By SCOTT BAUER
MADISON, Wis. (AP) — Mahlon Mitchell, a Democratic candidate for governor, scored a big union endorsement on Thursday, while another hopeful closed the door on dropping out of the race to seek re-election to her current office.
Mitchell, the head of the state firefighters union, won the backing of the Wisconsin AFL-CIO, which represents public and private sector workers in more than 1,000 local unions statewide. It’s the latest in a series of union endorsements won by Mitchell, who also has the support of firefighters unions, Local 139 of the International Union of Operating Engineers, the Service Employees International Union Wisconsin State Council and other labor groups.
Meanwhile, state Sen. Kathleen Vinehout, of Alma, filed paperwork on Wednesday — two days before she was required to by a deadline — declaring she would not seek re-election to the Senate for a fourth term.
Vinehout’s lag in submitting the paperwork had given rise to questions about whether she might drop out of the crowded governor’s race. She did that in 2014 after suffering injuries in a car accident.
Another Democratic lawmaker running for governor, state Rep. Dana Wachs, of Eau Claire, declared a month ago that he wasn’t running for re-election to his seat in the state Legislature.
All candidates for office have until June 1 to submit the required signatures to get on the ballot for the primary election scheduled for Aug. 14. Matt Flynn, a former state Democratic Party chairman, is the only candidate for governor to have turned in his signatures.
Five other Democrats in addition to Mitchell, Vinehout, Wachs and Flynn, are expected to turn in signatures to get on the ballot. They are state Superintendent Tony Evers; Madison Mayor Paul Soglin; former state Rep. Kelda Roys; Milwaukee businessman Andy Gronik; and the political activist Mike McCabe.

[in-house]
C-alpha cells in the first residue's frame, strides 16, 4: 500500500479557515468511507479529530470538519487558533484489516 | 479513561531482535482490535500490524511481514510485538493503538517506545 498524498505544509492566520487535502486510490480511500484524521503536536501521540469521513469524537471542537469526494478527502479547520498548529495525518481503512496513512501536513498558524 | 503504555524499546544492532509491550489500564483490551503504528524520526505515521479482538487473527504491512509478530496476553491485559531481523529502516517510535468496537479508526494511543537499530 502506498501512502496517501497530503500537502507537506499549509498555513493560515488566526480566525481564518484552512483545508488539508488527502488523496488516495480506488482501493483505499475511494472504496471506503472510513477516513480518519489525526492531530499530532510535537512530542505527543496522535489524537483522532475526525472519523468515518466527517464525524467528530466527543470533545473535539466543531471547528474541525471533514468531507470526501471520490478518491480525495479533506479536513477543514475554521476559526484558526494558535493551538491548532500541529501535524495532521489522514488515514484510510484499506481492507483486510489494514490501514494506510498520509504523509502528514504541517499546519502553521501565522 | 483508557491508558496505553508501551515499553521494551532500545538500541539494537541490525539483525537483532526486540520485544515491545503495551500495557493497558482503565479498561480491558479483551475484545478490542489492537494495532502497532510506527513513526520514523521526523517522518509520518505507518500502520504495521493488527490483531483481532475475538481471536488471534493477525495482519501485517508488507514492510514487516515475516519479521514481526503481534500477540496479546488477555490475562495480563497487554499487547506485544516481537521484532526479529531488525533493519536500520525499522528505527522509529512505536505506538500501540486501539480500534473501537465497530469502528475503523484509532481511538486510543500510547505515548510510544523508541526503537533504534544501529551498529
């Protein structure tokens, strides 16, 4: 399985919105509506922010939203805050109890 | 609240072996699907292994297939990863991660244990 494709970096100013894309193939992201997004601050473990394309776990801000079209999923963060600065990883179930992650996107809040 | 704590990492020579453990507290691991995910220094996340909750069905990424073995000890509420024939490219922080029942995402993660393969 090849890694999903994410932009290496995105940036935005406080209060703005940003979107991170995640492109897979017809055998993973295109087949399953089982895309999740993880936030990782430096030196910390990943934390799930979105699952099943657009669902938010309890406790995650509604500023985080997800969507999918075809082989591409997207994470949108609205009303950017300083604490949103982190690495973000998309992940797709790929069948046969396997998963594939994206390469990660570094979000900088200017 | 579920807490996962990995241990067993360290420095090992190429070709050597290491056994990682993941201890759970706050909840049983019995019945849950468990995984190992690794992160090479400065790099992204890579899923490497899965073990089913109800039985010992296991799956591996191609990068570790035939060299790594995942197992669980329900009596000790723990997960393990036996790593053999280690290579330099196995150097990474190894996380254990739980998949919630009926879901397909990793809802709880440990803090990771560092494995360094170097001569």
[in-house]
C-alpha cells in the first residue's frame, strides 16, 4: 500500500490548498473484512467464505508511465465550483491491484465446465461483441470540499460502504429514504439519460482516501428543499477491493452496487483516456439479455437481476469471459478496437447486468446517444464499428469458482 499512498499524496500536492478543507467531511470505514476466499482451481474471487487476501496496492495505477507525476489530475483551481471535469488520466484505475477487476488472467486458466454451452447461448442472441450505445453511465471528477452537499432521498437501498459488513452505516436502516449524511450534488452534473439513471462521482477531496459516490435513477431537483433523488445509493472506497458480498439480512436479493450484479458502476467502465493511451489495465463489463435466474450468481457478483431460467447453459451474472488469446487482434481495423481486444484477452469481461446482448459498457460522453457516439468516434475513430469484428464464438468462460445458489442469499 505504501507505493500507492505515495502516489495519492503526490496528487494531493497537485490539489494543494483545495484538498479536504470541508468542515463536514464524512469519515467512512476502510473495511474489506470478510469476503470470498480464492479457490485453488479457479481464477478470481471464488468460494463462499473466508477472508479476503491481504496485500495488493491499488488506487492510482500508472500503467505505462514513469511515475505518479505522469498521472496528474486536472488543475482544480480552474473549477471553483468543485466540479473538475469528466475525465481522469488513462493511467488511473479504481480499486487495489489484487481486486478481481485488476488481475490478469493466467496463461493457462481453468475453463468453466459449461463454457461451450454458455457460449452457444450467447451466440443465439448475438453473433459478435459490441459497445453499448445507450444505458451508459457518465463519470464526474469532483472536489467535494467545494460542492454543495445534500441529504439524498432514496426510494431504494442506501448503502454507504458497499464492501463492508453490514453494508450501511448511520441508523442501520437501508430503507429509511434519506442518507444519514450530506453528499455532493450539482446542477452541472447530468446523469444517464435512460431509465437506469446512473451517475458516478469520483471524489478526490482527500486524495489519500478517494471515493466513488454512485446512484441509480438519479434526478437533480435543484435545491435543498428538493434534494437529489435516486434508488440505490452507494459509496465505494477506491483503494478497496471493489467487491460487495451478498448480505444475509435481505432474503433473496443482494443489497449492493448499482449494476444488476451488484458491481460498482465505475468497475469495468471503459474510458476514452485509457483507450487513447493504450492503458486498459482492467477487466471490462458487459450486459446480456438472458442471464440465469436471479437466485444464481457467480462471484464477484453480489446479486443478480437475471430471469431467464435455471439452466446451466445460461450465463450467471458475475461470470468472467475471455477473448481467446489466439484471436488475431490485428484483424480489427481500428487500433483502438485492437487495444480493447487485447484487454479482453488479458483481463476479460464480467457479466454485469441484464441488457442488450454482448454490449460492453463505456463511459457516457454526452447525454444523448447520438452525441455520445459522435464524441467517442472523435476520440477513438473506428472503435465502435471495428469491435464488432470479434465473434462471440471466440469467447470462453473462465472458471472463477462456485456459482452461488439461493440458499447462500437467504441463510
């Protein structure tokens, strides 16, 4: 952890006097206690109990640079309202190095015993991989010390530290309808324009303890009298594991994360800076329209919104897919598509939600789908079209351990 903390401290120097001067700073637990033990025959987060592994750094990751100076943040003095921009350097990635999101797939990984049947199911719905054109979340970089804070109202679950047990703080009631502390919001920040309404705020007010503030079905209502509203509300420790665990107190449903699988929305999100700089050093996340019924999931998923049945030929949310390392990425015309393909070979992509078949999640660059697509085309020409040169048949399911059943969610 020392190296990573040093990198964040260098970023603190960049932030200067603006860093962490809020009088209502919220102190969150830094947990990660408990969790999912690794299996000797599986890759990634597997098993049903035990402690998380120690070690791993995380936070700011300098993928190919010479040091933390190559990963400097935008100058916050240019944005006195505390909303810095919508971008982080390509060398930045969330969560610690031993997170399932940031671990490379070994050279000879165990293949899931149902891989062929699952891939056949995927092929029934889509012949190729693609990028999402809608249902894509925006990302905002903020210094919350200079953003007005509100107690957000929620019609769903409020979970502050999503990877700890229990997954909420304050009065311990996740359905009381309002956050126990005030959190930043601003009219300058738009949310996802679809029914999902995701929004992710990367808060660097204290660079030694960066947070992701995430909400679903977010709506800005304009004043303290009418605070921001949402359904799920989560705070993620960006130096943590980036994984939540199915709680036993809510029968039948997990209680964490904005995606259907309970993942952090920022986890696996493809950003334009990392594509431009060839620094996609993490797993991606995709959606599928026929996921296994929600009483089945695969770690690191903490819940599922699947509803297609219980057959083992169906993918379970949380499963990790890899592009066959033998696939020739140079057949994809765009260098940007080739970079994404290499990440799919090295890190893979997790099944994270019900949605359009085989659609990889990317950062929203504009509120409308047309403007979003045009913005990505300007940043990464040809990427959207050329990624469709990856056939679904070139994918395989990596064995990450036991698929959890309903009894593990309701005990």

Milwaukee Mayor Tom Barrett floated the possibility last month of jumping into the race, which would be his fourth run for governor. But he hasn’t started circulating nomination papers, and the deadline is only two weeks away.
The winner of the primary will face Republican Gov. Scott Walker in November. Walker has already run three television ads as part of a $1.4 million ad buy; Democrats, in contrast, have yet to go on the air.
Walker on Thursday touted the state’s unemployment level dropping to an all-time low of 2.8 percent, which he said is proof his policies over the past seven years are working. Walker also argues on the campaign trail that electing a Democrat would be bad for the economy.
Democratic Senate Minority Leader Jennifer Shilling, of La Crosse, said the state’s economy is a “mess,” despite the low unemployment rate.
“Republican policies that reward corporations with massive tax breaks aren’t helping to grow our middle class or put more money in the pockets of hard-working families,” she said.